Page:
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JEDEC on Tuesday announced selected key attributes of its widely-anticipated DDR4 standard. With publication forecasted for mid-2012, JEDEC DDR4 will represent a significant advancement in performance with reduced power usage as compared to previous generation technologies.

“Numerous memory device, system, component and module producers are collaborating to finalize the DDR4 standard, which will enable next generation systems to achieve greater performance with lower power consumption. JEDEC invites all interested companies worldwide to participate in the development of DDR4. The next committee meeting will be held in Chicago in September, 2011,” said Joe Macri, chairman of JEDEC’s JC-42.3 subcommittee for DRAM memories.

DDR4 is being developed with a range of innovative features designed to enable high speed operation and broad applicability in a variety of applications including servers, laptops, desktop PCs and consumer products. Its speed, voltage and architecture are all being defined with the goal of simplifying migration and facilitating adoption of the standard.

 

A DDR4 voltage roadmap has been proposed that will facilitate customer migration by holding VDDQ constant at 1.2V and allowing for a future reduction in the VDD supply voltage. Understanding that enhancements in technology will occur over time, DDR4 will help protect against technology obsolescence by keeping the I/O voltage stable.

The per-pin data rates, over time, will be 1.6 giga transfers per second (GT/s) to an initial maximum objective of 3.2GT/s. With DDR3 exceeding its expected peak of 1.6GT/s, it is likely that higher performance levels will be proposed for DDR4 in the future. Other performance features planned for inclusion in the standard are a pseudo open drain interface on the DQ bus, a geardown mode for 2667MHz data rates and beyond, bank group architecture, internally generated VrefDQ and improved training modes.

 The DDR4 architecture is an 8n prefetch with bank groups, including the use of two or four selectable bank groups. This will permit the DDR4 memory devices to have separate activation, read, write or refresh operations underway in each of the unique bank groups. This concept will improve overall memory efficiency and bandwidth, especially when small memory granularities are used.

 Additional features in development include:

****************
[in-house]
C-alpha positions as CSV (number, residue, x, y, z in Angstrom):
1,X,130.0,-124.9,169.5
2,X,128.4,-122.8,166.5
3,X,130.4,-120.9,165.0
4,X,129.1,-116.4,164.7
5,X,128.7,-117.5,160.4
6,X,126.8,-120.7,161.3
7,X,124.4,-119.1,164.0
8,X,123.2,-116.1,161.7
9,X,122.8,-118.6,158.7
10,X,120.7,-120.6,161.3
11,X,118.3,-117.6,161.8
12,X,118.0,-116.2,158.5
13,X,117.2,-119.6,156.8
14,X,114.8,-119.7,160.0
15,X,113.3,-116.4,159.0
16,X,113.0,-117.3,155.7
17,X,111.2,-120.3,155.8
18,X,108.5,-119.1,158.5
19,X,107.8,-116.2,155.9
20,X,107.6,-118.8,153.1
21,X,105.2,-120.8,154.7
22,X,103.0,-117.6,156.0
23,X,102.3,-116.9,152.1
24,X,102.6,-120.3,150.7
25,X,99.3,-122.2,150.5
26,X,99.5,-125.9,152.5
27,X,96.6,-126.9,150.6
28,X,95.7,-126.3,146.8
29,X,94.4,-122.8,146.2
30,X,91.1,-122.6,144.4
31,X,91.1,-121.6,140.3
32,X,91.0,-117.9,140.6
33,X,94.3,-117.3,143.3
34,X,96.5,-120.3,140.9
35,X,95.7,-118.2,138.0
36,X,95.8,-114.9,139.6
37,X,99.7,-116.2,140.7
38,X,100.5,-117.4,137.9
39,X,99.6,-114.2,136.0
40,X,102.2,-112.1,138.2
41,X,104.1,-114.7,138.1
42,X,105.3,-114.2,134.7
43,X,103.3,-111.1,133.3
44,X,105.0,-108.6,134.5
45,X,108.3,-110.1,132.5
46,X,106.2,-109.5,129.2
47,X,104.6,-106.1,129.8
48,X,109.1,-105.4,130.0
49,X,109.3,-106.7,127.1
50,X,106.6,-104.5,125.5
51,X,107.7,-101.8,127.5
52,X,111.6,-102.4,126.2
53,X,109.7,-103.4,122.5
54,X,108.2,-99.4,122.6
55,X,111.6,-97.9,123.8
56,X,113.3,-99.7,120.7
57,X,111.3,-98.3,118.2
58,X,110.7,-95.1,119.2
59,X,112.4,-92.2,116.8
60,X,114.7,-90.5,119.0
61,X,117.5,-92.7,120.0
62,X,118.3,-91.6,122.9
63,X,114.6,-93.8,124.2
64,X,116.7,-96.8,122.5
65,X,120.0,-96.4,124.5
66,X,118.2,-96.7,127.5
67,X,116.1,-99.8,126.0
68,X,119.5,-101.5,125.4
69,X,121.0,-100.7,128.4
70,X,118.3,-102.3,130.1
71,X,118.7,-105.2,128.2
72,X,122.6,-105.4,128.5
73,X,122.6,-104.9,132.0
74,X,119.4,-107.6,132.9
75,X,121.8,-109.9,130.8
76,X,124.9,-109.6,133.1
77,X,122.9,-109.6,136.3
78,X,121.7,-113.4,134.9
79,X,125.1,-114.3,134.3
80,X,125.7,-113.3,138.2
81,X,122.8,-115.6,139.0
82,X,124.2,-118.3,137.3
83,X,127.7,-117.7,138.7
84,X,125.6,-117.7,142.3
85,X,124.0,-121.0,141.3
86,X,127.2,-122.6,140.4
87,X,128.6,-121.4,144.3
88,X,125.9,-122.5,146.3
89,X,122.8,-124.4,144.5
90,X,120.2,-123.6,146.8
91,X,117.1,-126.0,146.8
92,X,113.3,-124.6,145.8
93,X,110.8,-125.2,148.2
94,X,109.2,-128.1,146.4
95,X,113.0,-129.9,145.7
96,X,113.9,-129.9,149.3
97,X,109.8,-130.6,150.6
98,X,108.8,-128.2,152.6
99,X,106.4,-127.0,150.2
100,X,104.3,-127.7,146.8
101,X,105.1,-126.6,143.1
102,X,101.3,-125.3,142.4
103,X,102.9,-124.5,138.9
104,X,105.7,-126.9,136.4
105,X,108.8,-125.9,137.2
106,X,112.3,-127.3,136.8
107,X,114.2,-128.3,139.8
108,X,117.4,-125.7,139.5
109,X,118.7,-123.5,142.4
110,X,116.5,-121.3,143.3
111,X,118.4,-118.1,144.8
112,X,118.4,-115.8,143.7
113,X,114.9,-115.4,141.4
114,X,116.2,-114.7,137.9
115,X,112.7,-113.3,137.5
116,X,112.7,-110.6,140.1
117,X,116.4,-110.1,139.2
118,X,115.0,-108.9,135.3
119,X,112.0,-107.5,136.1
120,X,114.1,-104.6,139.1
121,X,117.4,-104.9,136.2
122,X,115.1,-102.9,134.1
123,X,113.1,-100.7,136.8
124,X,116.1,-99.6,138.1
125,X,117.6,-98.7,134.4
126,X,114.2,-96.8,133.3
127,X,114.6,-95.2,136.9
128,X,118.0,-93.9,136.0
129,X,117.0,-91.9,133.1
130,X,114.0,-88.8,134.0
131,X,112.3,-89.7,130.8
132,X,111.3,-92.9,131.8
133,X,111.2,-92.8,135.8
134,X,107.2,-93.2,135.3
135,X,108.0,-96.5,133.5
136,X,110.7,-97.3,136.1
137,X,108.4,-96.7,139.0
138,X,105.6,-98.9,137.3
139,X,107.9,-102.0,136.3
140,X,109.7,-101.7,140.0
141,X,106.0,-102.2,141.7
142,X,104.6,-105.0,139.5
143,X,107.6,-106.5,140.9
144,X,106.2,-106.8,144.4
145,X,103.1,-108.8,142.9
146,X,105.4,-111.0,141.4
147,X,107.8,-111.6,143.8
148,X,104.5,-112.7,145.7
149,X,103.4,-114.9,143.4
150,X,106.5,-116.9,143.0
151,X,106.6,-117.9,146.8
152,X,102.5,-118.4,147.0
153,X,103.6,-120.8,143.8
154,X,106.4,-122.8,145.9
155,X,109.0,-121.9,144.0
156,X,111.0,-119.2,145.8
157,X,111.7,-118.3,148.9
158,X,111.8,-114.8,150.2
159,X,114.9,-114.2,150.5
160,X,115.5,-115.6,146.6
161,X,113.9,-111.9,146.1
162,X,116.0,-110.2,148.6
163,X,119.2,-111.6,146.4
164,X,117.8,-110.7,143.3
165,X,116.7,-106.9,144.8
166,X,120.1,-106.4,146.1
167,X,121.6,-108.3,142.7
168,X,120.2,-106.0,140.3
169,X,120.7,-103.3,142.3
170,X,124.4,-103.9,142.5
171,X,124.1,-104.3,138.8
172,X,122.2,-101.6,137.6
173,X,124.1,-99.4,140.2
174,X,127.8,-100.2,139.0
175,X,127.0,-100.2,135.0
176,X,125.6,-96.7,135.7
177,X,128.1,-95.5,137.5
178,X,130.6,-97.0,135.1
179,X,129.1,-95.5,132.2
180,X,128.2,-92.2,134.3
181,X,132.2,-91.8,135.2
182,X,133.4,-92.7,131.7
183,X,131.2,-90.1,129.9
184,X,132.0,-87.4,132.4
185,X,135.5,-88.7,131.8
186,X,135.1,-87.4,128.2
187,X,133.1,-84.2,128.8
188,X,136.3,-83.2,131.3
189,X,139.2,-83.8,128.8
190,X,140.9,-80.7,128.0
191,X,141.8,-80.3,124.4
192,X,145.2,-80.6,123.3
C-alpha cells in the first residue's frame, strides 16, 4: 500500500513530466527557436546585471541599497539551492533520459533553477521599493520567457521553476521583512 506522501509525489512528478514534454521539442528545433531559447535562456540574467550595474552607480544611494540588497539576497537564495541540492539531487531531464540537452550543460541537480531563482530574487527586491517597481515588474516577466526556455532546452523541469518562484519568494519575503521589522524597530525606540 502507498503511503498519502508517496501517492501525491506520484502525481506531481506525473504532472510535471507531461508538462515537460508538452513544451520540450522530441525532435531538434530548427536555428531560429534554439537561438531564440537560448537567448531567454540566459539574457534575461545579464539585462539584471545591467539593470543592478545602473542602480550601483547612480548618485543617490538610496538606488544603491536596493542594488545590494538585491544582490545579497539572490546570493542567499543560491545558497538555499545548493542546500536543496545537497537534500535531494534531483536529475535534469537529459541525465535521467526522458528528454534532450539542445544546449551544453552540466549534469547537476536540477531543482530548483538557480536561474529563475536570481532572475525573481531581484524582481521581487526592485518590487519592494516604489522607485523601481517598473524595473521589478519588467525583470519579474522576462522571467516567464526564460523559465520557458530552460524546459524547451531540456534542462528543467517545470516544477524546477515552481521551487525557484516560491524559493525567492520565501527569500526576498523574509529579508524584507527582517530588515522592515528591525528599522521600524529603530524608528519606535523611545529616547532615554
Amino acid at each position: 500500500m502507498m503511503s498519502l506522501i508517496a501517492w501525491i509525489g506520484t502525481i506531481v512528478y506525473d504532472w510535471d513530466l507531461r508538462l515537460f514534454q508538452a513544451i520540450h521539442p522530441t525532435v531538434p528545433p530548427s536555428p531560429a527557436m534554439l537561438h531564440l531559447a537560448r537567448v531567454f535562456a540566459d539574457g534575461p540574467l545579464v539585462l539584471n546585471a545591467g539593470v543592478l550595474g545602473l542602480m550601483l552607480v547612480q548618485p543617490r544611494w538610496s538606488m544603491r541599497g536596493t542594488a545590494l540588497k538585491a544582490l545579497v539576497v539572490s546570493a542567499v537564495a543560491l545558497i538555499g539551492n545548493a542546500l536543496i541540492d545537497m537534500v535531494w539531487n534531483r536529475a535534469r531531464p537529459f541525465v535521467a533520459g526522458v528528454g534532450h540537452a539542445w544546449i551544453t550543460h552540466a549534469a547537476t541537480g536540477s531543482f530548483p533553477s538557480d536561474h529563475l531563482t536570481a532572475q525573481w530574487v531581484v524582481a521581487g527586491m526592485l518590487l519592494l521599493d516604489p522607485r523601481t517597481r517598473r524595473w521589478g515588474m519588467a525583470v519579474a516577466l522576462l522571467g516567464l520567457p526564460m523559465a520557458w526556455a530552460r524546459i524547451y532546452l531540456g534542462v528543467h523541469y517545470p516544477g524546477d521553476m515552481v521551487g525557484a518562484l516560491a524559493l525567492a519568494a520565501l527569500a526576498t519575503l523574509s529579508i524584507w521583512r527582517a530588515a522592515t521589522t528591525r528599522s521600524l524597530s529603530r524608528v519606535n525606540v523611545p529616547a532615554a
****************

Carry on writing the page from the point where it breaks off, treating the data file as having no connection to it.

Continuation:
• Three data width offerings: x4, x8 and x16;
  • New JEDEC POD12 interface standard for DDR4 (1.2V);
  • Differential signaling for the clock and strobes;
  • New termination scheme versus prior DDR versions: In DDR4, the DQ bus shifts termination to VDDQ, which should remain stable even if the VDD voltage is reduced over time;
  • Nominal and dynamic ODT: Improvements to the ODT protocol and a new Park Mode allow for a nominal termination and dynamic write termination without having to drive the ODT pin;
  • Burst length of 8 and burst chop of 4;
  • Data masking;
  • DBI: to help reduce power consumption and improve data signal integrity, this feature informs the DRAM as to whether the true or inverted data should be stored;
  • New CRC for data bus: Enabling error detection capability for data transfers – especially beneficial during write operations and in non-ECC memory applications;
  • New CA parity for command/address bus: Providing a low-cost method of verifying the integrity of command and address transfers over a link, for all operations;
  • DLL off mode supported.

To facilitate comprehension and adoption of the DDR4 standard, JEDEC is planning to host a DDR4 technical workshop following the publication of the standard. More information and details will be announced coincident with publication.

Tags: JEDEC, DDR4, DRAM

Discussion

Comments currently: 2
Discussion started: 08/23/11 04:33:00 PM
Latest comment: 08/24/11 01:46:50 AM
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Will this be around to be used in the new gen consols
0 0 [Posted by: vid_ghost  | Date: 08/23/11 04:33:00 PM]
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Doesn't really matter. When it comes to consoles the problem is that the hardware remains the same for a long period of time.

It is more of a problem that game designers are stuck with old graphics cards, and maybe less memory. Newer faster memories and CPUs are always welcome, but the current generation consoles are fine with their CPUs and DDR2 memory.

The benefit of updating these consoles to AMD 6xxx or nvidia 5xx and maybe add more RAM (system/card) will be more dramatic than updating the CPU and memory architecture.
0 0 [Posted by: redhavoc  | Date: 08/24/11 01:46:50 AM]
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